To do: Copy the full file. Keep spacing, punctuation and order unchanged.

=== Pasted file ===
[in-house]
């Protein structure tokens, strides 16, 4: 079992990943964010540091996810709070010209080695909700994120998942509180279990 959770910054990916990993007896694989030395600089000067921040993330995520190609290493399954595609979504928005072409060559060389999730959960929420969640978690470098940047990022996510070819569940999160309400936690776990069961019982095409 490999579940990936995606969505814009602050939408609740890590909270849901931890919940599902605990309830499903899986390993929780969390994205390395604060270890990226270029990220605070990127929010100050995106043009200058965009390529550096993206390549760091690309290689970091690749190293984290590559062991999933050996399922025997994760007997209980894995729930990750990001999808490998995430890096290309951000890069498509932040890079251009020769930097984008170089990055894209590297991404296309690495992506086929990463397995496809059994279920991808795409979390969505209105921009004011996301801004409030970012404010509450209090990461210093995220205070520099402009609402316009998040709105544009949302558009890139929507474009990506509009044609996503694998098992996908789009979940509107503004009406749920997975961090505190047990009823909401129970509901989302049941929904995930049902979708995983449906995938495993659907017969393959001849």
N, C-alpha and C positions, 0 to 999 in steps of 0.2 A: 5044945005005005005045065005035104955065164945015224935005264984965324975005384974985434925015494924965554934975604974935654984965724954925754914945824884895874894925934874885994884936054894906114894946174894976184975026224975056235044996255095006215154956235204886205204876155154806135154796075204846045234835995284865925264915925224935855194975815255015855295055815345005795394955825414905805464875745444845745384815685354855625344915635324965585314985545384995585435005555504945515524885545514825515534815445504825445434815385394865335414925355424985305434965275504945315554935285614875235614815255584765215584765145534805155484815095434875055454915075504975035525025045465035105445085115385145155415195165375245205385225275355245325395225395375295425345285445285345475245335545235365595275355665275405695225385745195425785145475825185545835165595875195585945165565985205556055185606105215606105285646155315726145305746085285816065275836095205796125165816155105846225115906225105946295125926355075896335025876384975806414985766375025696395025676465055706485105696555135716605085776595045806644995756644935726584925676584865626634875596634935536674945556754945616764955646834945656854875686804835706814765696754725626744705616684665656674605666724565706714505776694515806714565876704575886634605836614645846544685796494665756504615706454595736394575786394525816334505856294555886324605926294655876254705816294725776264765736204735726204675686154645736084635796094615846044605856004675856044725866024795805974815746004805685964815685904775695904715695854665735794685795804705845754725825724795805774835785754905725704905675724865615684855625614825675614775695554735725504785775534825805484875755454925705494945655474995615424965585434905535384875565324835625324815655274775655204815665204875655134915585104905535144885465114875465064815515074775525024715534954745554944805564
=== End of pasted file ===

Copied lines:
[in-house]
């Protein structure tokens, strides 16, 4: 079992990943964010540091996810709070010209080695909700994120998942509180279990 959770910054990916990993007896694989030395600089000067921040993330995520190609290493399954595609979504928005072409060559060389999730959960929420969640978690470098940047990022996510070819569940999160309400936690776990069961019982095409 490999579940990936995606969505814009602050939408609740890590909270849901931890919940599902605990309830499903899986390993929780969390994205390395604060270890990226270029990220605070990127929010100050995106043009200058965009390529550096993206390549760091690309290689970091690749190293984290590559062991999933050996399922025997994760007997209980894995729930990750990001999808490998995430890096290309951000890069498509932040890079251009020769930097984008170089990055894209590297991404296309690495992506086929990463397995496809059994279920991808795409979390969505209105921009004011996301801004409030970012404010509450209090990461210093995220205070520099402009609402316009998040709105544009949302558009890139929507474009990506509009044609996503694998098992996908789009979940509107503004009406749920997975961090505190047990009823909401129970509901989302049941929904995930049902979708995983449906995938495993659907017969393959001849």
N, C-alpha and C positions, 0 to 999 in steps of 0.2 A: 5044945005005005005045065005035104955065164945015224935005264984965324975005384974985434925015494924965554934975604974935654984965724954925754914945824884895874894925934874885994884936054894906114894946174894976184975026224975056235044996255095006215154956235204886205204876155154806135154796075204846045234835995284865925264915925224935855194975815255015855295055815345005795394955825414905805464875745444845745384815685354855625344915635324965585314985545384995585435005555504945515524885545514825515534815445504825445434815385394865335414925355424985305434965275504945315554935285614875235614815255584765215584765145534805155484815095434875055454915075504975035525025045465035105445085115385145155415195165375245205385225275355245325395225395375295425345285445285345475245335545235365595275355665275405695225385745195425785145475825185545835165595875195585945165565985205556055185606105215606105285646155315726145305746085285816065275836095205796125165816155105846225115906225105946295125926355075896335025876384975806414985766375025696395025676465055706485105696555135716605085776595045806644995756644935726584925676584865626634875596634935536674945556754945616764955646834945656854875686804835706814765696754725626744705616684665656674605666724565706714505776694515806714565876704575886634605836614645846544685796494665756504615706454595736394575786394525816334505856294555886324605926294655876254705816294725776264765736204735726204675686154645736084635796094615846044605856004675856044725866024795805974815746004805685964815685904775695904715695854665735794685795804705845754725825724795805774835785754905725704905675724865615684855625614825675614775695554735725504785775534825805484875755454925705494945655474995615424965585434905535384875565324835625324815655274775655204815665204875655134915585104905535144885465114875465064815515074775525024715534954745554944805564